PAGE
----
I therefore echo the fears expressed by the hon. Member for Sedgefield and others, because I am not satisfied either. There seems little point in pressing the matter to a Division today, although if the hon. Member for Sedgefield has a mind to do so I shall certainly support him. A more positive approach might be for the Government to look at the matter in more detail and to return to it on Report.
§ Mr. Austin Mitchell
I echo the remarks of the hon. Member for Roxburgh and Berwickshire (Mr. Kirkwood). The Minister's reply was unsatisfactory. It is in this way that liberties are thrown away—with blithe assurances that the circumstances will be highly exceptional, that the provisions will be invoked with sensitivity and that the Inland Revenue, that well-known instrument of sensitivity, care and kid-glove handling, will operate will all due 1018 processes in this instance. On the basis of such assurances, essential professional practices and liberties can easily be lost.
If a Labour Government had proposed a similar provision in a Finance Bill Committee there would have been howls of outrage from the Conservative Opposition. A heart-rending, tear-jerking picture would have been painted of the demise of liberty in this country as a result of the terrible powers being invoked by Somerset house. I heard just such harangues on the Finance Bills of 1977, 1978 and 1979 until my heart bled for the poor British people subjected to such tyrannical powers. Yet a Conservative Minister now blithely invokes just such powers.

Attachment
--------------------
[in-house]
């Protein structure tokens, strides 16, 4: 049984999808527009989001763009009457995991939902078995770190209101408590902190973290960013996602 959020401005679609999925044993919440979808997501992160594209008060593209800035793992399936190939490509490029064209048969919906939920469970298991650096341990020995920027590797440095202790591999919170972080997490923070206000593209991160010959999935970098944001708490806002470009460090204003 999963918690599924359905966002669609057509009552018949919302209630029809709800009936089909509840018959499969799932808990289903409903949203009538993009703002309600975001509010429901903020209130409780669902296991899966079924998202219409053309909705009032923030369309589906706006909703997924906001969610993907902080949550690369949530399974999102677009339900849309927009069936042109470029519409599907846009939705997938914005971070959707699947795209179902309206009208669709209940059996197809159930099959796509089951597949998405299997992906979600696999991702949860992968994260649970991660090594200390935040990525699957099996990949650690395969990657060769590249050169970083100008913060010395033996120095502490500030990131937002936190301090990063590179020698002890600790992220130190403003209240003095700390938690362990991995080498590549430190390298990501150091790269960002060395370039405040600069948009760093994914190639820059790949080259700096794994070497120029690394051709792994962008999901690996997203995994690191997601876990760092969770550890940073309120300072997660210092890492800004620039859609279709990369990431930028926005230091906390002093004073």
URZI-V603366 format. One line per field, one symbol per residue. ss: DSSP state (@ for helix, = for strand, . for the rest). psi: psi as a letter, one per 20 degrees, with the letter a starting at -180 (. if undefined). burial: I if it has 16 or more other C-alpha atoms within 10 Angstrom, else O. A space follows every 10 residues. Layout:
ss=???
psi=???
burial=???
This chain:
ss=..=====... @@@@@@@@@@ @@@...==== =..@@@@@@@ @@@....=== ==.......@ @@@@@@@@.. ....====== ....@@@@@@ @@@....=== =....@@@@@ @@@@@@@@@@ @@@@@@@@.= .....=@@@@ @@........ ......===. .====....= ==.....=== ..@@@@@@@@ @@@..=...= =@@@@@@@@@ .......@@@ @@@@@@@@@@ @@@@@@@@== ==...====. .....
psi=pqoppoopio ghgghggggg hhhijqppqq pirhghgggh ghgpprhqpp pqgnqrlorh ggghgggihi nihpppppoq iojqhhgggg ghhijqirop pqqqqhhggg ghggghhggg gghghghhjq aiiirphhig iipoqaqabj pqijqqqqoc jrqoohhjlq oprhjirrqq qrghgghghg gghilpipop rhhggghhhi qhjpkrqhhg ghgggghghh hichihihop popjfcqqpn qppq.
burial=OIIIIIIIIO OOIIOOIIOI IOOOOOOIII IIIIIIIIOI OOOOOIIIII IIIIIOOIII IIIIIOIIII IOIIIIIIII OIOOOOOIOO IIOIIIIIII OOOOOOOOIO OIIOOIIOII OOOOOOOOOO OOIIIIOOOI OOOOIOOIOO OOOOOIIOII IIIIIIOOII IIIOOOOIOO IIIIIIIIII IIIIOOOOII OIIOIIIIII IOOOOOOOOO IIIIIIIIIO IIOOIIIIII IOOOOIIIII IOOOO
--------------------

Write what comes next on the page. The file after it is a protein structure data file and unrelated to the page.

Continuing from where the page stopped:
The precedent from 1984 that the 'Minister cited is not adequate because these are more trenchant, more wide-ranging powers. The Minister may be riding them in on the back of the 1984 concession, but that concession cannot be claimed as a precedent because he is extending the circles of tyranny. Perhaps more important, the Minister's argument that the Revenue would go first to the directors of the firm and only secondarily to the legal advisers is not satisfactory either. If the Revenue does not obtain satisfaction from the directors there will be an ever-widening circle of inquiry which will lead directly to the infringement of an essential professional practice. The confidentiality of the relationship between professional adviser and client will be infringed and abrogated by the clause.
There is not a great deal that we can do about the matter today, but I hope that we can return to it on Report as the Minister's reply was not satisfactory.
§ Mr. Brooke
I am grateful to the hon. Members for Roxburgh and Berwickshire (Mr. Kirkwood) and for Great Grimsby (Mr. Mitchell) for prolonging the debate. In the context of the latter's earlier reference to overselling, I hugely enjoyed his reference to "circles of tyranny", a phrase which we shall no doubt read in other places.
A sinister quality has been read into the clause which it does not possess, but it is absolutely right that the Committee should be vigilant in these matters. The Inland Revenue proposes to manage and oversee the scheme on behalf of taxpayers everywhere with a light touch, but feels that residual powers are necessary. The hon. Members for Great Grimsby and for Sedgefield (Mr. Blair) said that the 1984 case to which I alluded was not an adequate support for the argument that I was advancing. I can only say that the 1984 case exists and has not given rise to the dramas and ever-widening circles of tyranny to which the hon. Member for Great Grimsby has referred.
Of course, this is an issue of public moment. The Keith committee, with which we have been concerned in other contexts, has made various proposals on professional privilege. Those proposals are still under consideration, but I accept the spirit in which the Opposition have raised this matter. I shall, of course, look at it again to see whether any greater reassurance can be given.
§ Question put and agreed to.
§ Clause 13 ordered to stand part of the Bill.
§ Clauses 14 to 17 ordered to stand part of the Bill.